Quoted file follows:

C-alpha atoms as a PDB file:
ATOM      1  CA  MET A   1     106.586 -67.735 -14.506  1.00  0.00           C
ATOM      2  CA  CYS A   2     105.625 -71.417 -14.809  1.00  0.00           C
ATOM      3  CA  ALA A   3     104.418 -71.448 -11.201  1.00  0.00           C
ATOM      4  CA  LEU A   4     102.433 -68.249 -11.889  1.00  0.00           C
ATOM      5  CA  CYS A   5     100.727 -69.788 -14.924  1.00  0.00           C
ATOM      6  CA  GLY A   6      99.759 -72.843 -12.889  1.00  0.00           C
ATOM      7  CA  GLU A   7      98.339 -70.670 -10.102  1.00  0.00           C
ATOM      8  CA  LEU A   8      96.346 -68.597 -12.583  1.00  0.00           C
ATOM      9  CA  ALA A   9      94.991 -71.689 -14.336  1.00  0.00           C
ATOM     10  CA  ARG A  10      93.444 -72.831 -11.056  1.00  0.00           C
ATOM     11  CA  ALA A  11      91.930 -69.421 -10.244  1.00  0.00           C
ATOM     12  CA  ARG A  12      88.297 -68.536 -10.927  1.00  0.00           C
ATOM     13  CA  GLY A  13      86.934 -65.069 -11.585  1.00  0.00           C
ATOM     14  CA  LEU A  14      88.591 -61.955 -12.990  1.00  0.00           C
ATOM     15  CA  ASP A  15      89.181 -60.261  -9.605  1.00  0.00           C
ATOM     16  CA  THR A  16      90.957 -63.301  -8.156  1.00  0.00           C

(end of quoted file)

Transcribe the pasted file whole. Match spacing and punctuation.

C-alpha atoms as a PDB file:
ATOM      1  CA  MET A   1     106.586 -67.735 -14.506  1.00  0.00           C
ATOM      2  CA  CYS A   2     105.625 -71.417 -14.809  1.00  0.00           C
ATOM      3  CA  ALA A   3     104.418 -71.448 -11.201  1.00  0.00           C
ATOM      4  CA  LEU A   4     102.433 -68.249 -11.889  1.00  0.00           C
ATOM      5  CA  CYS A   5     100.727 -69.788 -14.924  1.00  0.00           C
ATOM      6  CA  GLY A   6      99.759 -72.843 -12.889  1.00  0.00           C
ATOM      7  CA  GLU A   7      98.339 -70.670 -10.102  1.00  0.00           C
ATOM      8  CA  LEU A   8      96.346 -68.597 -12.583  1.00  0.00           C
ATOM      9  CA  ALA A   9      94.991 -71.689 -14.336  1.00  0.00           C
ATOM     10  CA  ARG A  10      93.444 -72.831 -11.056  1.00  0.00           C
ATOM     11  CA  ALA A  11      91.930 -69.421 -10.244  1.00  0.00           C
ATOM     12  CA  ARG A  12      88.297 -68.536 -10.927  1.00  0.00           C
ATOM     13  CA  GLY A  13      86.934 -65.069 -11.585  1.00  0.00           C
ATOM     14  CA  LEU A  14      88.591 -61.955 -12.990  1.00  0.00           C
ATOM     15  CA  ASP A  15      89.181 -60.261  -9.605  1.00  0.00           C
ATOM     16  CA  THR A  16      90.957 -63.301  -8.156  1.00  0.00           C